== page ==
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Nov 2, 2016

Vipassana: the universal practice to happiness

This October 29, 2016 marked the 10th anniversary of the special function at the Global Vipassana Pagoda to preserve the authentic relics of  the Sammasambuddha Gotama. On October 29, 2006, the relics were respectfully placed atop the dome of Global Pagoda, above the meditation hall that can seat over 8,000 Vipassana students. 

It has to remembered though that the most beneficial way to express gratitude and pay meaningful respect is to practice Vipassana - the practical quintessence of the Buddha's universal, non-sectarian teachings. 

After all, the relics of an Fully Enlightened Being are also merely kalapas - subatomic particles - arising and passing away...in the impermanence of all phenomena.

When correct and ardent practice of Vipassana is given all importance (instead of to statues, images and relics of the Buddha), the pure teaching of Dhamma will remain preserved for thousands of years -  for the true happiness and liberation of beings.

 Most important is the actual practice of Vipassana to purify the mind...without it, the rest is empty or shallow 'respect'.

The following is Sayagyi U Goenka's article on that historic occasion of October 29,2006, and published in Vipassana Research Institute Newsletter in November 2006:

The Path to Peace and Happiness
In multi-religious and multi-cultural societies such as in India, Vipassana is a wonderful, practical path to unity in diversity. Vipassana, an ancient, timeless heritage of India, is the quintessence of all religions: how to live a moral life, to be a master of one’s own mind, to purify the mind. No religion objects to these ideals. No right-thinking person objects to these ideals. Vipassana is the effective, universal method to achieve these ideals.

In past millennia, and in the present day, we are seeing how Vipassana enables one to live a happy, harmonious life. When more individuals achieve inner peace, peace is achieved in homes, in the neighbourhood, in villages, towns, cities and countries.

The Dhamma Wheel atop the dome (the meditation hall and the world's largest stone structure without supporting pillars) preserving the bone relics of the Sammasambuddha Gotama - as practical inspiration for Vipassana meditators, for thousands of years.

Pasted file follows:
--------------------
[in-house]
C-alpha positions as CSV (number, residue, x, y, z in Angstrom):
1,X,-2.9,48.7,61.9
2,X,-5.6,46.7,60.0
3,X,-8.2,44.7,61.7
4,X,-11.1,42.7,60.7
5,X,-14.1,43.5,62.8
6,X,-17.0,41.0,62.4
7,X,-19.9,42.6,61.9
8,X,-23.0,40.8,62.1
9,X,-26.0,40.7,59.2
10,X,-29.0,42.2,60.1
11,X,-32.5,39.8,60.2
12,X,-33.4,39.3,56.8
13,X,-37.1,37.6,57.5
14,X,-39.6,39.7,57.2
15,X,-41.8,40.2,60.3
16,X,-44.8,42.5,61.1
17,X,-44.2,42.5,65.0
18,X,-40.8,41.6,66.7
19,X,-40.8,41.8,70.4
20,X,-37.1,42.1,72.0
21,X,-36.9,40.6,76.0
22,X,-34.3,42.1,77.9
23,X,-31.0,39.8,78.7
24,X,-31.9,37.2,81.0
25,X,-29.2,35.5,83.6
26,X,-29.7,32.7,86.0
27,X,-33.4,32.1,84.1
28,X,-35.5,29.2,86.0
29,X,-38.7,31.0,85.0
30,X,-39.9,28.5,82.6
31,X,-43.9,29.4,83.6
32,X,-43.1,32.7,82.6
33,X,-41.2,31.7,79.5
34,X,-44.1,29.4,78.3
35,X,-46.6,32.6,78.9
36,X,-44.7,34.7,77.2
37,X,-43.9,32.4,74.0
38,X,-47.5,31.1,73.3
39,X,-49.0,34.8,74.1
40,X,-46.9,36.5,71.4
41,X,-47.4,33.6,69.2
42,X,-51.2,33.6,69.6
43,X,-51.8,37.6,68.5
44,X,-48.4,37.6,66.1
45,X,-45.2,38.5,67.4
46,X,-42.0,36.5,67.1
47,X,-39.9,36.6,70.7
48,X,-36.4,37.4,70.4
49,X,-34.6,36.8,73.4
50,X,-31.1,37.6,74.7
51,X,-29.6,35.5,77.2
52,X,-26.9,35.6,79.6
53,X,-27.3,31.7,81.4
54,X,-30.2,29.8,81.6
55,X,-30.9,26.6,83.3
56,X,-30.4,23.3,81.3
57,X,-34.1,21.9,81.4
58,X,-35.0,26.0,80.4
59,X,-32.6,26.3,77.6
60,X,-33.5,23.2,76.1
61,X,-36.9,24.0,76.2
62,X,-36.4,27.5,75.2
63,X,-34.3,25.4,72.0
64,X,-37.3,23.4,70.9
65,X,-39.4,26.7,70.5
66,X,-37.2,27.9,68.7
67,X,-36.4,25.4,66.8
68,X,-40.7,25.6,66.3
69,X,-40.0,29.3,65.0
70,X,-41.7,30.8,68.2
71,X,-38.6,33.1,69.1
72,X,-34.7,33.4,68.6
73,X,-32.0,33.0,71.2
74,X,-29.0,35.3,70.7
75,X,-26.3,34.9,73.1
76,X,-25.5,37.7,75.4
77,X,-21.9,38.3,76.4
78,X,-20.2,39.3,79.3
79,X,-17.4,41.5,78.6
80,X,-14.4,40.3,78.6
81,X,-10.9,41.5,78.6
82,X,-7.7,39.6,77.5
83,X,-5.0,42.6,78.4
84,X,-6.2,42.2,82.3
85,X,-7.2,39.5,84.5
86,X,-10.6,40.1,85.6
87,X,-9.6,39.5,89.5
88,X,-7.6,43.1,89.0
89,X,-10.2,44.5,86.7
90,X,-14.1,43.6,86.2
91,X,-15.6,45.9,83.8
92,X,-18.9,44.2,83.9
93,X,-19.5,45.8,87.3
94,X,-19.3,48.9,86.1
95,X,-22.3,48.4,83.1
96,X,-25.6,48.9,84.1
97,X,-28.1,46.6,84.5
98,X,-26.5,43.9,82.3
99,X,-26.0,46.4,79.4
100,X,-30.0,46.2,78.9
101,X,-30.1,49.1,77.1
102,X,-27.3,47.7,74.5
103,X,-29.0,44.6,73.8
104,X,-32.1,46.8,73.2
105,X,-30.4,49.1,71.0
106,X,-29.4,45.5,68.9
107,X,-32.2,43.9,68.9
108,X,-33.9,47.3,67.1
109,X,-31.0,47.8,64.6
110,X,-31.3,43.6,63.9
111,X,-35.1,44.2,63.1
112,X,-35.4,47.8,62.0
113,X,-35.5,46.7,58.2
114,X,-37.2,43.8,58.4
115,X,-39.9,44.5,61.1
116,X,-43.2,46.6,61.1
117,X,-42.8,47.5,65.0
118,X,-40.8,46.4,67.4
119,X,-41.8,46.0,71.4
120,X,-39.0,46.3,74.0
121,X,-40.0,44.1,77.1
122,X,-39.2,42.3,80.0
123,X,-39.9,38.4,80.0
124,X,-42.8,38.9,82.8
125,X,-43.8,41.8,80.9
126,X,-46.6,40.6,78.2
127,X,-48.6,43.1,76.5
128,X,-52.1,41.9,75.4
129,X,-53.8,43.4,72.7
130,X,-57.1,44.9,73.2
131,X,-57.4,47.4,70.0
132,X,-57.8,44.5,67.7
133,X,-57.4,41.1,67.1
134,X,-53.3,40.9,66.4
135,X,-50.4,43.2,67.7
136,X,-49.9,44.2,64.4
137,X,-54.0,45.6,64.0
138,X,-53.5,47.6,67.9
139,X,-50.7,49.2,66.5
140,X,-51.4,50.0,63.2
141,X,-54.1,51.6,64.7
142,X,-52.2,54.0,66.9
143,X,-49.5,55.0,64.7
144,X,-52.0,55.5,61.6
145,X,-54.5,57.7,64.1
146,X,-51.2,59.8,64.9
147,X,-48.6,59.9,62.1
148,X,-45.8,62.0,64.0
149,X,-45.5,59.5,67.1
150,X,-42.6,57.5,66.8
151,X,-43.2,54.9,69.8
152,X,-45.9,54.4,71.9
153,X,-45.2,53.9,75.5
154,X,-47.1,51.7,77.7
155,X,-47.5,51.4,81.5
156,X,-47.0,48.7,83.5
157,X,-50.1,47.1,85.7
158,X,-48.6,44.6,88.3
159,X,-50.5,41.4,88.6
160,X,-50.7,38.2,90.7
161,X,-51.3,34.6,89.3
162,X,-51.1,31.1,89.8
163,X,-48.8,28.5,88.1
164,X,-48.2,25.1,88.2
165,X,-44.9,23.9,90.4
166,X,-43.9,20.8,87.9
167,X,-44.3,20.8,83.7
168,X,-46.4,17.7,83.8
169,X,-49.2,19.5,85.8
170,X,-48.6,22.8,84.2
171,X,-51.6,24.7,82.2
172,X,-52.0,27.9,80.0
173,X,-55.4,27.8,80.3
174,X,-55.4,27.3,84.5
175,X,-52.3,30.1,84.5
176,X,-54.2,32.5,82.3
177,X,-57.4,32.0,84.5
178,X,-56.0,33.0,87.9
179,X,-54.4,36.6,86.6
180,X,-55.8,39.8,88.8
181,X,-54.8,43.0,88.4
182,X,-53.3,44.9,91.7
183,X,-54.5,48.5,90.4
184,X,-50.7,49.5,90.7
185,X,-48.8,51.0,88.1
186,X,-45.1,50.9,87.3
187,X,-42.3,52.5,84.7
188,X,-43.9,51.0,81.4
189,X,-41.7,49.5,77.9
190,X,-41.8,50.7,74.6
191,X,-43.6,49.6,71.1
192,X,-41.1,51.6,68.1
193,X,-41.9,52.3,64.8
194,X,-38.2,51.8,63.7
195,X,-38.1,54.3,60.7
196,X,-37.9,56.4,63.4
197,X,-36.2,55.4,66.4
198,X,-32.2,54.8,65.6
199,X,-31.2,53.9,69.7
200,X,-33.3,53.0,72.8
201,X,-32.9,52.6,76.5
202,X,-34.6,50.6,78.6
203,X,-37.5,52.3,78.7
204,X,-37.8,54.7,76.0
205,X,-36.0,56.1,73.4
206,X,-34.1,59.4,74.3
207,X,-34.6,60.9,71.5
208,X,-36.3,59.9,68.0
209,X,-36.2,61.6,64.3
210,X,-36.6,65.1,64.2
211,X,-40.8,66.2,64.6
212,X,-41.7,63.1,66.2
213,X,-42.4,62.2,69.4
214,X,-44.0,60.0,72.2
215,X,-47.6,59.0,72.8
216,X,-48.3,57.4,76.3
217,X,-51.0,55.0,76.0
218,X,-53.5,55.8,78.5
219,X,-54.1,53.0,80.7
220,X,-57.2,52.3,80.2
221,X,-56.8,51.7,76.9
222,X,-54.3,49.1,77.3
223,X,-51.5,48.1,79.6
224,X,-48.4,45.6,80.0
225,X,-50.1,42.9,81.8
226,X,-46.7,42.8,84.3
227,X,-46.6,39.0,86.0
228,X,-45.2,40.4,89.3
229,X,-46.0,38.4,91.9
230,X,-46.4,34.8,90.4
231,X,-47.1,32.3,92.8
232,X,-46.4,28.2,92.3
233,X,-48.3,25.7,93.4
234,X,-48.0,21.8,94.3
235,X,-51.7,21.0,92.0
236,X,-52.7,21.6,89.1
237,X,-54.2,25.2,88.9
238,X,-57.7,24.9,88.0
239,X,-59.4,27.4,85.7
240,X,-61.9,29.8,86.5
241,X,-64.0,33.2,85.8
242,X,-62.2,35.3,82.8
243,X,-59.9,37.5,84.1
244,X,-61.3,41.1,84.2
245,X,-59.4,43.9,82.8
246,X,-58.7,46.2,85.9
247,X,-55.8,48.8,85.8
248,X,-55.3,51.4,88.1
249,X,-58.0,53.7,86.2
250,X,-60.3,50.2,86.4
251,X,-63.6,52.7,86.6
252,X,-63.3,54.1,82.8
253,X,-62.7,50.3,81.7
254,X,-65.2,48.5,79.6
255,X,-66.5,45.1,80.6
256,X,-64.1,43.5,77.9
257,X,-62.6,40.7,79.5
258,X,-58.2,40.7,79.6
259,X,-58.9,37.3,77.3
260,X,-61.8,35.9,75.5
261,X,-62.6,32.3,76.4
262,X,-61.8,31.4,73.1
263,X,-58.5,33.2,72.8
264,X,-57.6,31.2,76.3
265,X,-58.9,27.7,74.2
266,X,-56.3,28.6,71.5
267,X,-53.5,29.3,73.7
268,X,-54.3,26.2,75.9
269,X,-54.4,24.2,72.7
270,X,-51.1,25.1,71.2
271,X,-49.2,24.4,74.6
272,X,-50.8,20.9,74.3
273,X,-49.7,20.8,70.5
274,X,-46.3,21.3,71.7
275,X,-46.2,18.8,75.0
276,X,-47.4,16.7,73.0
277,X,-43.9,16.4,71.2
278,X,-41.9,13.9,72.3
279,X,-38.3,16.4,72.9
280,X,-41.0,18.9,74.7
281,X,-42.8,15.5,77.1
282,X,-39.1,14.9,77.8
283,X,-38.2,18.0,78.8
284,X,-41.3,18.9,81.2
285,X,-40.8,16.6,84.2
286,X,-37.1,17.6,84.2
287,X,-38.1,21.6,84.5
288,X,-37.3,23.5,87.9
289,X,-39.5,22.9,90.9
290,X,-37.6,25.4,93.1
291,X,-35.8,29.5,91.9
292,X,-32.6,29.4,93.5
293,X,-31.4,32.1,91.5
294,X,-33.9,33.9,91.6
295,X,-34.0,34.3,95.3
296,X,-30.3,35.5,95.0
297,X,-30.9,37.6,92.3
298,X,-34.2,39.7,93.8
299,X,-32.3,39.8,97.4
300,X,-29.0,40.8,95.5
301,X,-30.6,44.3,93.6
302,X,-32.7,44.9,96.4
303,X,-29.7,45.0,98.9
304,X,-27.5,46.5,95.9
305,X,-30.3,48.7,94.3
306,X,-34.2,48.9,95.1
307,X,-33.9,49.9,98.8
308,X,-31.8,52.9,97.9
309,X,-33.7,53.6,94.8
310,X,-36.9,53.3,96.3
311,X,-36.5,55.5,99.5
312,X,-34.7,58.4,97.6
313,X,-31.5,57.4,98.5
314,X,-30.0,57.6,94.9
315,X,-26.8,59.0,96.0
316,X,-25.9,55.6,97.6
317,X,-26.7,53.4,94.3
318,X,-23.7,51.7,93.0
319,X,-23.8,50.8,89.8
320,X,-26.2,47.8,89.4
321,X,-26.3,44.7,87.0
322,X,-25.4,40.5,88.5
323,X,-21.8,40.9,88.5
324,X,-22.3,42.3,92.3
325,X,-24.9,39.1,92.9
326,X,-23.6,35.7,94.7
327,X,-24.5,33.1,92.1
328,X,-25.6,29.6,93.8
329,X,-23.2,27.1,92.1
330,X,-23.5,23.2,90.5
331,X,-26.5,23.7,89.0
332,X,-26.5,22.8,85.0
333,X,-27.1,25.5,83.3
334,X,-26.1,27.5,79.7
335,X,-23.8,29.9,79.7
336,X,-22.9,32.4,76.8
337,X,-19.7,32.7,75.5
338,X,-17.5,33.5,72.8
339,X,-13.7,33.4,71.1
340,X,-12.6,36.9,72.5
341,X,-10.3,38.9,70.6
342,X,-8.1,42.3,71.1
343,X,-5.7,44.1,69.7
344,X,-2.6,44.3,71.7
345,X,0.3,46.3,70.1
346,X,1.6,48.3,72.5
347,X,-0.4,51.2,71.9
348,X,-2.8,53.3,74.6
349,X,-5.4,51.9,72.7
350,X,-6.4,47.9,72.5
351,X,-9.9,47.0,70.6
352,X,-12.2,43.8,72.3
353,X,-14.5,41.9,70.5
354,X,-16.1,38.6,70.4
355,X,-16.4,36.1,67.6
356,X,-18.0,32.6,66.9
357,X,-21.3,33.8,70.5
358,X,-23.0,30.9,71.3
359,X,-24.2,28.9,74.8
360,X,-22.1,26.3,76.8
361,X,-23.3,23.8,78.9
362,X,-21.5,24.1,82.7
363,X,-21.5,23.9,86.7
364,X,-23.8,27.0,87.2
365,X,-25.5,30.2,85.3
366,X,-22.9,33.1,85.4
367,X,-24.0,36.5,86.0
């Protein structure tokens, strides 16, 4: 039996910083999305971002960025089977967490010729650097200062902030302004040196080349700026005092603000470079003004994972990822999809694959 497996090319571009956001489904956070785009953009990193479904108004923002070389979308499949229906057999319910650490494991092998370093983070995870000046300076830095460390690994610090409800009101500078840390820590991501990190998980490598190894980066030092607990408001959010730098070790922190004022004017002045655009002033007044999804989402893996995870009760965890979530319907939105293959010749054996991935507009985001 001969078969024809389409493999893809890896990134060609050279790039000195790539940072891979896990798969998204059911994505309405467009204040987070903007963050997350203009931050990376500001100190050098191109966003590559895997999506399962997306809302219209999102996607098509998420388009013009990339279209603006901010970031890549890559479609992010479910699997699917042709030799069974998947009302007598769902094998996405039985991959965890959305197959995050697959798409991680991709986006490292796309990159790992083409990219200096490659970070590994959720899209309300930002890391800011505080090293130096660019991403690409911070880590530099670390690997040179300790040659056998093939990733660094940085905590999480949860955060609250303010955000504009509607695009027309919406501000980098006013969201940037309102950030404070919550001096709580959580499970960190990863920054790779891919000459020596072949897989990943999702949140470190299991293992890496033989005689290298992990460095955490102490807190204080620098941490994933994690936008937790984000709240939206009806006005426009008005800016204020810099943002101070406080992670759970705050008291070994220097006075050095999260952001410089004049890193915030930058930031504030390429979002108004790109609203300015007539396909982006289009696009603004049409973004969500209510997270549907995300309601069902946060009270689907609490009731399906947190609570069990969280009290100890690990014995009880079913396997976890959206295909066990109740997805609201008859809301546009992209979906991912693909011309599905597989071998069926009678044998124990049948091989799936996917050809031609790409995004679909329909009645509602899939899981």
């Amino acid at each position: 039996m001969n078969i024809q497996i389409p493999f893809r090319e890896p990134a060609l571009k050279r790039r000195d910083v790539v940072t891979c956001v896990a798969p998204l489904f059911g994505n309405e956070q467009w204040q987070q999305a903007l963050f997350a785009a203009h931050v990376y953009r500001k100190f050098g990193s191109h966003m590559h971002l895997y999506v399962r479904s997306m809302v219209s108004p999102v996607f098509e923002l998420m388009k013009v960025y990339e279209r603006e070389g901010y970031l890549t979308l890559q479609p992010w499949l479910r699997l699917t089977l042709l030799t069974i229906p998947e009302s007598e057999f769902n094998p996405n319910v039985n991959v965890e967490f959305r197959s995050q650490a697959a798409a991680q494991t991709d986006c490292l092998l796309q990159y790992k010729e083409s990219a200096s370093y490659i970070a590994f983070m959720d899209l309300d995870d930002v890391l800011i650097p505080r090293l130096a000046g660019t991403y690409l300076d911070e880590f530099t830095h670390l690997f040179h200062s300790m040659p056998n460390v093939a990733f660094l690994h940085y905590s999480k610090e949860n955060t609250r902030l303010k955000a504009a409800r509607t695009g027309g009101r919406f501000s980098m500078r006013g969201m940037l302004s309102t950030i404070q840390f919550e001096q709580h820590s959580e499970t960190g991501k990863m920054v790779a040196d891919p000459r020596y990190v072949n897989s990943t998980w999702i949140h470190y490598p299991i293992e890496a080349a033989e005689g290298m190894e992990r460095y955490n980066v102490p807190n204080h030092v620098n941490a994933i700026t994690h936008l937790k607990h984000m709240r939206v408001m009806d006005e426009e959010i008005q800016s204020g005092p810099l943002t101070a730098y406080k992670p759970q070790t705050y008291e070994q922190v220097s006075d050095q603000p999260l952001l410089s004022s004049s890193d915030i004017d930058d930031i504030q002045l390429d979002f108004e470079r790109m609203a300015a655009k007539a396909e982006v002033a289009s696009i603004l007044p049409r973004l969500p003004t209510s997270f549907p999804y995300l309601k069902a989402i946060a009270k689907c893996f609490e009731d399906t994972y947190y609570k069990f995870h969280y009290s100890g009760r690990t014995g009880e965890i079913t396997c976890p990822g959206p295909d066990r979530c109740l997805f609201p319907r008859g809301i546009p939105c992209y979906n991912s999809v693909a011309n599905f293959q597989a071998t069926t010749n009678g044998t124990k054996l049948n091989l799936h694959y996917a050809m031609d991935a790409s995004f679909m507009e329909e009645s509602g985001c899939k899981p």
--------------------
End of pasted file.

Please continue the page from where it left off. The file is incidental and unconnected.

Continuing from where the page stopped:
Universal Non-sectarian Path
This unifying process of peace and harmony is visible in Vipassana courses worldwide. During a Vipassana course, people from all religions, castes, nationalities, races and social strata sit together to practice this ancient path. Thousands of Hindus, Muslims, Christians, Sikhs, Jains, Buddhists and Jews have taken Vipassana courses. They follow the same code of discipline and gain benefit from the Vipassana course.

Vipassana courses have been taken not only by the followers of all religions but also by their leaders. Many religious leaders have later told me, “Goenkaji, in the name of Vipassana, you are teaching our religion!” Vipassana courses have been held in temples, mosques, churches, and monasteries.

True Dhamma
In the ancient Pali language, Vipassana means to see things as they are, not as they seem to be. Gotama the Buddha re-discovered this ancient scientific path to real happiness. This is the true Saddhamma, the truth of the laws of nature applicable to all beings in the universe.

The Buddha did not claim any monopoly on this path; neither did he intend to start any sect, cult or ritualistic religion. He told people who came to debate and sometimes to quarrel with him: “Let us keep aside our differences. Let us talk about what we agree upon. I am teaching sīla (morality) samādhi (mastery of the mind) and paññā (purification of the mind).”

The Science of Mind and Matter
The Buddha was a super-scientist who rediscovered certain universal truths using his own body and mind as the laboratory instruments. He discovered that, at the actual level, there is no solidity in the entire universe, that all material phenomena are made up of tiny kalāpas (sub-atomic particles) that arise and pass away with such great rapidity that they give the appearance of solidity. These kalāpas, the basic building blocks of the material universe are nothing but mere vibrations. The Buddha said:

Sabbo ādīpito loko,
sabbo loko padhūpito;
sabbo pajjalito loko,
sabbo loko pakampito. (Therīgāthā 200)

The entire world is in flames,
The entire world is going up in smoke;
The entire world is burning,
The entire world is vibrating.

The Role of Bodily Sensations

The Buddha discovered that the key to liberation experiencing the different physical sensations in the body and their nature of arising and passing away (anicca). He also realized that misery arises because of the blind reaction of craving and aversion to these sensations.

One comes out of the habit pattern of misery when one learns to remain equanimous with every sensation, pleasant or unpleasant, with the experiential realization that they are all impermanent, changing every moment. This ability to remain equanimous eradicates old impurities and helps one to change the behaviour pattern of the mind.

The Importance of Morality (Sīla)
At the start of the Vipassana course, the student undertakes to observe a moral code of conduct. The student experiences how morality is the essential foundation to inner peace and happiness, not merely an empty, unrealistic ideal. One cannot do any harm to others without first harming oneself:

Pubbe hanati attānaṃ; pacchā hanati so pare.

The student in a Vipassana course starts meditation practice with Anapana — observation of the natural incoming and outgoing breath, as it is, without regulating the natural reality of the breath. The student is instructed not to add any shape, colour, form, philosophy or image to the breath. As the natural breath is linked directly to the mind, one observes the mind by observing the breath. For instance, when one is angry, the breath becomes hard and irregular; when one is calm and peaceful, the breath becomes soft and subtle.

The truth of the natural breath can be experienced by anyone; this is not the monopoly of any religion or country. Then the student observes the touch of the breath at the point below the nostrils, above the upper lip where the breath touches.